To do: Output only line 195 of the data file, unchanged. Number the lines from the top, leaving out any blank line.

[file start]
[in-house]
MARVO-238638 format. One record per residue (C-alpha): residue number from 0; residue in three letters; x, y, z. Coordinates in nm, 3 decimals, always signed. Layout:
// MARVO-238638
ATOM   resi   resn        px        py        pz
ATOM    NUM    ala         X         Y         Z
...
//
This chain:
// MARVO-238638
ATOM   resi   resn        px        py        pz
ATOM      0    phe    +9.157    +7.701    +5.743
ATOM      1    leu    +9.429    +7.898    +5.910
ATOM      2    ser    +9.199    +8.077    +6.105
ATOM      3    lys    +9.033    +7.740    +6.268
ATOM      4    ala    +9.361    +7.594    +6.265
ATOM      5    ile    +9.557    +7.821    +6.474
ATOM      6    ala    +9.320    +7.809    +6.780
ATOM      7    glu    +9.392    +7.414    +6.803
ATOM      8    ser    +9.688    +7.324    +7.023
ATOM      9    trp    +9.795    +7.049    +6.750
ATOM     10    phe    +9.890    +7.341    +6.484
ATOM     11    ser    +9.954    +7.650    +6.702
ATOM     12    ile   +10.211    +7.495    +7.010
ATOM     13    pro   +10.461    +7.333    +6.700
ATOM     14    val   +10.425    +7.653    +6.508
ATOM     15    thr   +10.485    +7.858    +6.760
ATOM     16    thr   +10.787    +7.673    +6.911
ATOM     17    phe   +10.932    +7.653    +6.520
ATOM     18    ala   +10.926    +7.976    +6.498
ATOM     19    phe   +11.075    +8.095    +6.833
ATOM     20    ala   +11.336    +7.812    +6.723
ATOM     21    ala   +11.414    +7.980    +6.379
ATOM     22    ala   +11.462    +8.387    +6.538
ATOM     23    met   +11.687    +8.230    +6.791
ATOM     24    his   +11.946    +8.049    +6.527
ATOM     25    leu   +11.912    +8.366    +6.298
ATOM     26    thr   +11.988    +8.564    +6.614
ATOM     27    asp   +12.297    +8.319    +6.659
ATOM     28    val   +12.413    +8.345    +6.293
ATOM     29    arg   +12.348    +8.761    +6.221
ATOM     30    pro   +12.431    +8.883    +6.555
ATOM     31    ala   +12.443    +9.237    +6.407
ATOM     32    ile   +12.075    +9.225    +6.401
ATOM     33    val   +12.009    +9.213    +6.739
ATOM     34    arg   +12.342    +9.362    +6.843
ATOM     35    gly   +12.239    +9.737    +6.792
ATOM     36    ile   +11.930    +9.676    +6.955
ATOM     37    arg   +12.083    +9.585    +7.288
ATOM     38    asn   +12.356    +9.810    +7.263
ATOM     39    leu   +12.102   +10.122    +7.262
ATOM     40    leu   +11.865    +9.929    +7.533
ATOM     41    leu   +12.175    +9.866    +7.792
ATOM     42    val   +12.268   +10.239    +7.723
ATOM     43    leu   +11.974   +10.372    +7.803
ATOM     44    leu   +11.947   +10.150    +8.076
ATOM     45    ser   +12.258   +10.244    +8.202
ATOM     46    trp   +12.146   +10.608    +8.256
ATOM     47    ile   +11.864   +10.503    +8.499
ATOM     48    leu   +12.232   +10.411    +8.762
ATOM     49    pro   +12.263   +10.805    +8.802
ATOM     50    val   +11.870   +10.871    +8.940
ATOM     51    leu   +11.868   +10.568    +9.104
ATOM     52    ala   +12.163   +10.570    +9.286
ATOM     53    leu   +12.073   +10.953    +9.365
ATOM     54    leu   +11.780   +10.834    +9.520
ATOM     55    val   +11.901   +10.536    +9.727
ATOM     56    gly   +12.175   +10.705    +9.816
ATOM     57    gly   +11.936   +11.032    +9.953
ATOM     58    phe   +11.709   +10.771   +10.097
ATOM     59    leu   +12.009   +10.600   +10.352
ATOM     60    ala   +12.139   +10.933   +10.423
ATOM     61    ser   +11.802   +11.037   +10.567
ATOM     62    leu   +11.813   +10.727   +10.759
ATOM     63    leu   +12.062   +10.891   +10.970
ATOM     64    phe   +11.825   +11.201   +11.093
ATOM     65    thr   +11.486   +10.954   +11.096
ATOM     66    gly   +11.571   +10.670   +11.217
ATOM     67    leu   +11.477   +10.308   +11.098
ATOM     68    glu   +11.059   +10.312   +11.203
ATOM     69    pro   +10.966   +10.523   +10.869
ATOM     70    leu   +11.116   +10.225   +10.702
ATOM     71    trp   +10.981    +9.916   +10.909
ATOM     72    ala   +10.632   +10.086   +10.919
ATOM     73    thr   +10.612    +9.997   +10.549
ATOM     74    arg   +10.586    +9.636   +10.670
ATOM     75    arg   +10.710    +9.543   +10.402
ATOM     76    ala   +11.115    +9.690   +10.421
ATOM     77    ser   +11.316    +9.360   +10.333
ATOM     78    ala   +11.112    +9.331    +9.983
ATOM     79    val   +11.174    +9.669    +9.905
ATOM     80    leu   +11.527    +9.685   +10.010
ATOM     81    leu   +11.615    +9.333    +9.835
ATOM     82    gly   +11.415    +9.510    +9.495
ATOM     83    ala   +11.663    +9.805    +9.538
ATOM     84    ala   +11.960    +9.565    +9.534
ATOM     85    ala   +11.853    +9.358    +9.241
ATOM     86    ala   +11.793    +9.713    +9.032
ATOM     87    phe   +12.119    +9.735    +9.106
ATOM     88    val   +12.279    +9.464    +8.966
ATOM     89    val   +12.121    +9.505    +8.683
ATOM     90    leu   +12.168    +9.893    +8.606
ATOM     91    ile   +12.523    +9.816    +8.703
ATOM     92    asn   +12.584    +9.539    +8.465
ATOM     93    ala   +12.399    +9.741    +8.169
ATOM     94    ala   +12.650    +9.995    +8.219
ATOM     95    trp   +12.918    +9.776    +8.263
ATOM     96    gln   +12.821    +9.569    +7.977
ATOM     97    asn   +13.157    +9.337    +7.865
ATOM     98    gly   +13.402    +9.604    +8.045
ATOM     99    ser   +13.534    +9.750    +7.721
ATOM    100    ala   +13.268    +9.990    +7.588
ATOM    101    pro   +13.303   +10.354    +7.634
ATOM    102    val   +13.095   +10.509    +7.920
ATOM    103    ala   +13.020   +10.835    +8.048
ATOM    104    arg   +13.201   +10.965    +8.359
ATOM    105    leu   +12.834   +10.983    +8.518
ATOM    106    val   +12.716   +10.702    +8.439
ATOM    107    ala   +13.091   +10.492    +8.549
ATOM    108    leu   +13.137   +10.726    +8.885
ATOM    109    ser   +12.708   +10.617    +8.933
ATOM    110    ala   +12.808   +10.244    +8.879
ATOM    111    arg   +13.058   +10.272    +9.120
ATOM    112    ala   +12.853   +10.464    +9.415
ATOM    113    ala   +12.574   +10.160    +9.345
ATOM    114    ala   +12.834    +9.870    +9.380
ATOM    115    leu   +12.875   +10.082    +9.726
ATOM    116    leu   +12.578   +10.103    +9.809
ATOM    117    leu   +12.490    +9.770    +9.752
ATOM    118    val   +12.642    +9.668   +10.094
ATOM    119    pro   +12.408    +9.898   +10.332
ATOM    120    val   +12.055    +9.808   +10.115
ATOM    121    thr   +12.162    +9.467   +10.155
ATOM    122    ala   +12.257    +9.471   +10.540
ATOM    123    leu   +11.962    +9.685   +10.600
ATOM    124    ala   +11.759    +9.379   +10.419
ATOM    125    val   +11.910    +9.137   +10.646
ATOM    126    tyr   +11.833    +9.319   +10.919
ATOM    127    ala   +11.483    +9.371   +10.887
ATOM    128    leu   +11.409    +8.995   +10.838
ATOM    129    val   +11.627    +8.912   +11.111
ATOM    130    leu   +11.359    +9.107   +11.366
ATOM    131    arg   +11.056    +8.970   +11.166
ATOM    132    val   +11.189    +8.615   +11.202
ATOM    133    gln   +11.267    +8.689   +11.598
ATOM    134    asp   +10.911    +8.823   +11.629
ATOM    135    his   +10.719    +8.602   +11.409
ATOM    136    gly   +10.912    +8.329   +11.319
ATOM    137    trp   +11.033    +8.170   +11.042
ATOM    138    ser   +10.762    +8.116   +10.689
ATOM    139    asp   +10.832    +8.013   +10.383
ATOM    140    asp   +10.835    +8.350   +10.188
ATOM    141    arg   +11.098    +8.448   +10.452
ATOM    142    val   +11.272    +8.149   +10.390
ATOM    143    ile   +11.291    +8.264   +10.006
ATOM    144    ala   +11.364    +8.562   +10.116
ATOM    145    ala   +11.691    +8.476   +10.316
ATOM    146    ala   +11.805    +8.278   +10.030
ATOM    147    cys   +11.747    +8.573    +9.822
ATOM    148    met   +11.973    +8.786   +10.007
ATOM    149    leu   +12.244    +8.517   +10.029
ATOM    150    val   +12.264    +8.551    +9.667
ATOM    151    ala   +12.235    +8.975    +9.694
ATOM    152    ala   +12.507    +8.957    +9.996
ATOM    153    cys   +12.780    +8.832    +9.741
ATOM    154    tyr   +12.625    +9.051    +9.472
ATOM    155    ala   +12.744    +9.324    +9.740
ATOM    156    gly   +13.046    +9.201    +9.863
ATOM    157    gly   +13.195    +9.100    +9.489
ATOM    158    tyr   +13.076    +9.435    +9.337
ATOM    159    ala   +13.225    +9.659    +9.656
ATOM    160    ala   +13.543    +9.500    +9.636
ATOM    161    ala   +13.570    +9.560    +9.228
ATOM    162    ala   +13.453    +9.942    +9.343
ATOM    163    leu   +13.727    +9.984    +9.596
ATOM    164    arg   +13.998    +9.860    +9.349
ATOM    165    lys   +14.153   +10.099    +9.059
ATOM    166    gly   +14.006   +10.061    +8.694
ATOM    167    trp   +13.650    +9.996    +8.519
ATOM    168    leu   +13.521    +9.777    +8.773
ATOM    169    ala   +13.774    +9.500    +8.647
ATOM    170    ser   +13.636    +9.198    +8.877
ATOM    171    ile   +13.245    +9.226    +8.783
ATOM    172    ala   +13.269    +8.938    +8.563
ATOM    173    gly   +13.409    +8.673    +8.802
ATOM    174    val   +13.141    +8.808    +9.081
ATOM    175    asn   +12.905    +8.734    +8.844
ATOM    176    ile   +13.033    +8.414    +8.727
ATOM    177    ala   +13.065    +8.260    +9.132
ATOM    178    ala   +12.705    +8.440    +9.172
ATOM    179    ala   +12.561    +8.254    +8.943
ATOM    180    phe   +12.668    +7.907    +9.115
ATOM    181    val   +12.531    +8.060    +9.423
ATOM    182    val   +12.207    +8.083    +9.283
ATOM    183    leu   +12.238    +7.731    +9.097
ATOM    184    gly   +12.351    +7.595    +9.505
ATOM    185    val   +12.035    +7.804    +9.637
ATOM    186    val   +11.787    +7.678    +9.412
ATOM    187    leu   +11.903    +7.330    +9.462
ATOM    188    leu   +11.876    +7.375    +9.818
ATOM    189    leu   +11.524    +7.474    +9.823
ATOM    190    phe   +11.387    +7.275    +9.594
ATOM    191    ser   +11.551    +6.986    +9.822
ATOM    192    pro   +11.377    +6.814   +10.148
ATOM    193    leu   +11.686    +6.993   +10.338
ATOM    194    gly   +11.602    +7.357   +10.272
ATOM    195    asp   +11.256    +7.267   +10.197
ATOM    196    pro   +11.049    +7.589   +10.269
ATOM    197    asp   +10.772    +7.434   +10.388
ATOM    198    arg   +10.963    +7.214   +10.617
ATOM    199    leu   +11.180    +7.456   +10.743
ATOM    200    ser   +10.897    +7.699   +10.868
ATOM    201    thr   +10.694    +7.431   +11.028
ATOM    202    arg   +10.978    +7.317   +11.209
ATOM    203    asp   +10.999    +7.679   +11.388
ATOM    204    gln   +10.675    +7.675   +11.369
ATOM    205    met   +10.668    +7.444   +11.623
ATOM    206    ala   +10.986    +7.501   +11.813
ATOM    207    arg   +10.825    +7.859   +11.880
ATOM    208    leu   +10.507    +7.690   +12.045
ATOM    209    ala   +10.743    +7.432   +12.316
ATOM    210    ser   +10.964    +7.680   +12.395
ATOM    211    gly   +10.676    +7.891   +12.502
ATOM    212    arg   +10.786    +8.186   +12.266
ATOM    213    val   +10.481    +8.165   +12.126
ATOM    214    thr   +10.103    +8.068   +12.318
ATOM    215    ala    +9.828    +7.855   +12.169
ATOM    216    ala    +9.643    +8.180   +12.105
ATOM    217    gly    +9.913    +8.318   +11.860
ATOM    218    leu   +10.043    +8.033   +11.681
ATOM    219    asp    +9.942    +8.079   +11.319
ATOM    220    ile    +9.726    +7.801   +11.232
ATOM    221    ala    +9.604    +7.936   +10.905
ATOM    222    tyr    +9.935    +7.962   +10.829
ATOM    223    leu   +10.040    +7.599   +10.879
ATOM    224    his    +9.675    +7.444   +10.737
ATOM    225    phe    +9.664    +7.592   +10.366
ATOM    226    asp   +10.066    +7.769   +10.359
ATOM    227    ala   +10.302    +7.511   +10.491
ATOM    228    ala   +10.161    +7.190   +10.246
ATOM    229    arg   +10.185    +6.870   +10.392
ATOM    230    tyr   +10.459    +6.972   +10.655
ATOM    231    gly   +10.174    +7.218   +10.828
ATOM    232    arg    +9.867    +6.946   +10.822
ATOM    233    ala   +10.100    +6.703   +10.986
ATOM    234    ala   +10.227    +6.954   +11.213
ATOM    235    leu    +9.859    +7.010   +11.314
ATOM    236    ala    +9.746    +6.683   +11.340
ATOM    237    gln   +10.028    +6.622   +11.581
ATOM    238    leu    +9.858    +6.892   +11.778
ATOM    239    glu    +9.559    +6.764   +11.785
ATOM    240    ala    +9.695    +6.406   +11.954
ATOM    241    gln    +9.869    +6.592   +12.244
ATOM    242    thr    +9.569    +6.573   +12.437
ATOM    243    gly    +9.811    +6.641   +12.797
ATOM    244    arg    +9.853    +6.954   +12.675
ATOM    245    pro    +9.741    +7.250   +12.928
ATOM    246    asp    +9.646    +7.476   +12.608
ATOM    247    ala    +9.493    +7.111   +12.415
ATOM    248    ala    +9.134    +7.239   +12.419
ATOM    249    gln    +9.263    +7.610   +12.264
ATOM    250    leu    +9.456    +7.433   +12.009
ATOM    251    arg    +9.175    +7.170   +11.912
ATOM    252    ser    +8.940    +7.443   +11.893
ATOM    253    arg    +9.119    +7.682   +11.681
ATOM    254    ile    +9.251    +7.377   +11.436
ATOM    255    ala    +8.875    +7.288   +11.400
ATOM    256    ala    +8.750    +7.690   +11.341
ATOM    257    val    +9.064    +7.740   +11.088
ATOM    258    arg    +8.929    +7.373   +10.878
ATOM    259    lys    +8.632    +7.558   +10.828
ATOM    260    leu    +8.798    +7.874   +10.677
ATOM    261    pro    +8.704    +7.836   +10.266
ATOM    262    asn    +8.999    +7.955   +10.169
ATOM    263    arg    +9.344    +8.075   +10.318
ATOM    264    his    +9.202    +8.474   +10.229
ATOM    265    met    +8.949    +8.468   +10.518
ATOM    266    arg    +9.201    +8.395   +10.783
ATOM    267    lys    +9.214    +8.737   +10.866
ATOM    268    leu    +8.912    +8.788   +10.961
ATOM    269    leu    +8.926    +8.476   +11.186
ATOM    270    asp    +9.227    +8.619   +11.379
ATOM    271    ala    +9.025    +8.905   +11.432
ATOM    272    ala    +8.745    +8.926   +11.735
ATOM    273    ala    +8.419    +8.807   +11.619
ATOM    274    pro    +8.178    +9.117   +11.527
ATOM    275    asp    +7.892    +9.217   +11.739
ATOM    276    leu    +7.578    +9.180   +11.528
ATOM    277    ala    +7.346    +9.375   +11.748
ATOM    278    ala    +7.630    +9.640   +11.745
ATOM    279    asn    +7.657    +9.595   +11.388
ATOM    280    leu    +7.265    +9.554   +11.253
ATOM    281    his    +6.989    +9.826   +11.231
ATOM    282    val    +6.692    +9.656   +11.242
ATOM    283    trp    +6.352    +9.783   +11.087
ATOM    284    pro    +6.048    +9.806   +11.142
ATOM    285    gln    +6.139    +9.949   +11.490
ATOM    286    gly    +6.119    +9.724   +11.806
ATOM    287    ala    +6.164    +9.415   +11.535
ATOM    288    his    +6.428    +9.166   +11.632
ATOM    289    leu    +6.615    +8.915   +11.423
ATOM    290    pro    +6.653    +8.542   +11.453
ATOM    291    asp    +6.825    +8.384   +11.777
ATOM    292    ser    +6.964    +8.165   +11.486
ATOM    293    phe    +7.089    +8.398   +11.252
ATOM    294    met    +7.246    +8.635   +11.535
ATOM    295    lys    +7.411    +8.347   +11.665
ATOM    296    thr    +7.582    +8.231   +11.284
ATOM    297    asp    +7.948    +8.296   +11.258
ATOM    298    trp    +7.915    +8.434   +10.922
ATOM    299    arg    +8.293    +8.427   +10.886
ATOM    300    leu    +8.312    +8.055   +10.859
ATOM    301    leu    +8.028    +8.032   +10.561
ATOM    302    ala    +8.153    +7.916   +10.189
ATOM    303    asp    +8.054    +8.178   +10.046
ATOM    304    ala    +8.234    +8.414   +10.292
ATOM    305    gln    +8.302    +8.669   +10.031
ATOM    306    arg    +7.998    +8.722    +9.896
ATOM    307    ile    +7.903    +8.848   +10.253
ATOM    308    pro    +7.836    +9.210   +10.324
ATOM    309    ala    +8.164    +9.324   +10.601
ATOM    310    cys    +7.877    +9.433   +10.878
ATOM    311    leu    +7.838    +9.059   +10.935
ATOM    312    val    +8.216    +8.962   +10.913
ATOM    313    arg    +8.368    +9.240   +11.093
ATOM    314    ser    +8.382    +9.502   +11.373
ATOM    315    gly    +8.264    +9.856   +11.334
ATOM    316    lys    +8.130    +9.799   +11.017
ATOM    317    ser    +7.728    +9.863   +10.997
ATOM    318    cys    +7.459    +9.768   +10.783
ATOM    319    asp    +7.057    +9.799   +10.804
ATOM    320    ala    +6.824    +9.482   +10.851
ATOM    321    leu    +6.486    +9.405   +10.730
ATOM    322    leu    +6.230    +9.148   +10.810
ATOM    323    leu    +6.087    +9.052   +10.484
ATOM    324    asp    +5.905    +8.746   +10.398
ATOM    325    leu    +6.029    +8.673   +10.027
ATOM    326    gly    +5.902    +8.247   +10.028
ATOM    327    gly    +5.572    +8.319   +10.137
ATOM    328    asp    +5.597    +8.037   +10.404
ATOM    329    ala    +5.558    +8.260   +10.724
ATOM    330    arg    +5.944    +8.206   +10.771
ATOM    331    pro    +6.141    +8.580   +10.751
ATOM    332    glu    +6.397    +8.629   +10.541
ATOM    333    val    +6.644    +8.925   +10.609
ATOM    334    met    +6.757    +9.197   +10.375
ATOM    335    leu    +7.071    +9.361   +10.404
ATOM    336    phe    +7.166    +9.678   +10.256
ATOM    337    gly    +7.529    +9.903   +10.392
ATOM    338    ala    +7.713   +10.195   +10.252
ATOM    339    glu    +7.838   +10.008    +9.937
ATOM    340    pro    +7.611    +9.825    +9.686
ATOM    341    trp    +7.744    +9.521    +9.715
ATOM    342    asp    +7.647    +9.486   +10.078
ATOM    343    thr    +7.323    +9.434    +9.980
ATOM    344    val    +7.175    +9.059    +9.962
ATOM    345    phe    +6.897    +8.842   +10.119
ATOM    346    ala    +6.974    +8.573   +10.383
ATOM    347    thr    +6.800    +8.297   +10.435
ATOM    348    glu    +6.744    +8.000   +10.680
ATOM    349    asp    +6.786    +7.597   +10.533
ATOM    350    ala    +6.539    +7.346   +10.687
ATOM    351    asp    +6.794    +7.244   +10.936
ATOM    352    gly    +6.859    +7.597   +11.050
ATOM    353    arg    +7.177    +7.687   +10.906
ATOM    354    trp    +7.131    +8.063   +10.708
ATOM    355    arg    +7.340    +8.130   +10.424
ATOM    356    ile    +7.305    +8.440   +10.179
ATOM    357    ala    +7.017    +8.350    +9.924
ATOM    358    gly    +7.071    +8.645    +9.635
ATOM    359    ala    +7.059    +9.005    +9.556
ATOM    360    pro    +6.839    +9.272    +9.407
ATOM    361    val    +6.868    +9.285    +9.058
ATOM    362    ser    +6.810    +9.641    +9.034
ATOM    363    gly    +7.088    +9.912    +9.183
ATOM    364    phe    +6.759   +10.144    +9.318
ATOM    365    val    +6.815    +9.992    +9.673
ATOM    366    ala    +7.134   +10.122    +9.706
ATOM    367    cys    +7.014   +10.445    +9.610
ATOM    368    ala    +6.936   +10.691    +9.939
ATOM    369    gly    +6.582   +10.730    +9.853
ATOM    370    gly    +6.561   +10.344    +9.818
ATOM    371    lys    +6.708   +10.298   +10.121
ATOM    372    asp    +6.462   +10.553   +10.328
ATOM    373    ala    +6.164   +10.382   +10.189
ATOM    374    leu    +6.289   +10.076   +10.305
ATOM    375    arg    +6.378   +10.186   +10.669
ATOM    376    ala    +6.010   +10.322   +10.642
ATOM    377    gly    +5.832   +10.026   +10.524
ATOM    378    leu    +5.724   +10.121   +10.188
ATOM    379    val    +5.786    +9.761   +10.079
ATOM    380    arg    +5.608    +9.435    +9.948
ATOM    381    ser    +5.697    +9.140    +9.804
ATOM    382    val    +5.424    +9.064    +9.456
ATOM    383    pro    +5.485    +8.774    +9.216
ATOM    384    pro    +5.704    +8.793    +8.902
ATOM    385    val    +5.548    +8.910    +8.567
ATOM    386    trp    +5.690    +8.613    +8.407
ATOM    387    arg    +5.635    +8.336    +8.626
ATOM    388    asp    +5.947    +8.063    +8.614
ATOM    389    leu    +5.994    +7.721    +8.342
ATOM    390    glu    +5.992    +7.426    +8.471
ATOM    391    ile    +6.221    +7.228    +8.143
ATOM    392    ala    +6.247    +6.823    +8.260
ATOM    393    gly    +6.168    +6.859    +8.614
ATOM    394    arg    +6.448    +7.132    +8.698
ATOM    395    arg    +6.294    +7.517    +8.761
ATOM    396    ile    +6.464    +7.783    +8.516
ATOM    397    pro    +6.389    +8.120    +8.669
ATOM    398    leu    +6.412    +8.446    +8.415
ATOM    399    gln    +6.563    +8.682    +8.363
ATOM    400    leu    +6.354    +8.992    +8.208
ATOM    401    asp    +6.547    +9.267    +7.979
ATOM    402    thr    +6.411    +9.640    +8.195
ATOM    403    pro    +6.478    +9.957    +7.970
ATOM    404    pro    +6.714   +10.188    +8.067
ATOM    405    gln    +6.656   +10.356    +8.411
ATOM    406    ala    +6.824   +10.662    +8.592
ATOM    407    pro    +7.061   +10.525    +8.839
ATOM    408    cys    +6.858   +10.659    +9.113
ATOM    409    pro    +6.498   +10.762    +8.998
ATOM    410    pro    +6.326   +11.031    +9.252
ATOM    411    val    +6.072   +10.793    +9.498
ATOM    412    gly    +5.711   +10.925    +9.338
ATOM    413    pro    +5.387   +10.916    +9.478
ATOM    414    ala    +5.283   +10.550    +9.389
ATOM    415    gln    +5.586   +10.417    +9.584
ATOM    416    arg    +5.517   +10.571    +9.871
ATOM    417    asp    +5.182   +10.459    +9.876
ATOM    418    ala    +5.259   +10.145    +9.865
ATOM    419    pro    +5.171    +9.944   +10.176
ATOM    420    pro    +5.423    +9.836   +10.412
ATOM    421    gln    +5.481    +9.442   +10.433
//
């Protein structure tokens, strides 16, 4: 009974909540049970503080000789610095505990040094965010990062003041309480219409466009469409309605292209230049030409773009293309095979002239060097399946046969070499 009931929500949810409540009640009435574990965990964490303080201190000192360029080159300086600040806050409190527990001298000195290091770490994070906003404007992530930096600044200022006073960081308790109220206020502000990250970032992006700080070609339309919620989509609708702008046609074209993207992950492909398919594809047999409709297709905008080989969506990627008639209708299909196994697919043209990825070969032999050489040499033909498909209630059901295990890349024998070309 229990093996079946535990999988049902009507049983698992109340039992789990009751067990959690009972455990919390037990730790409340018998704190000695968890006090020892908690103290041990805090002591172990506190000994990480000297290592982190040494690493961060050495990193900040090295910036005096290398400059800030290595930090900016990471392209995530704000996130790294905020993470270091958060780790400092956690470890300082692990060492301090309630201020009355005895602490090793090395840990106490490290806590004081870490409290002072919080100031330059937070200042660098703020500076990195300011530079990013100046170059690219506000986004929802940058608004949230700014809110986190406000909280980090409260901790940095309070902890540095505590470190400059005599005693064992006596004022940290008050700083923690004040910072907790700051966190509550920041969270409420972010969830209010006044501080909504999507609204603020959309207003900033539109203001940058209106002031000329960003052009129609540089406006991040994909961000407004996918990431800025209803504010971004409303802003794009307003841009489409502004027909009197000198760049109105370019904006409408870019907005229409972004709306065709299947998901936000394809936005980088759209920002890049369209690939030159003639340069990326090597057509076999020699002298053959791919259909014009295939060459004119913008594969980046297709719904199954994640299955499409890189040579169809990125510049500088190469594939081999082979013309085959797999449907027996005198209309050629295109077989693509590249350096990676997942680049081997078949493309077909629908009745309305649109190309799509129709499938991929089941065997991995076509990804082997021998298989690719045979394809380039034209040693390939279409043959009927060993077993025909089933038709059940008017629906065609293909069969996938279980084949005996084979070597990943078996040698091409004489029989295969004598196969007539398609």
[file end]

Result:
ATOM    184    gly   +12.351    +7.595    +9.505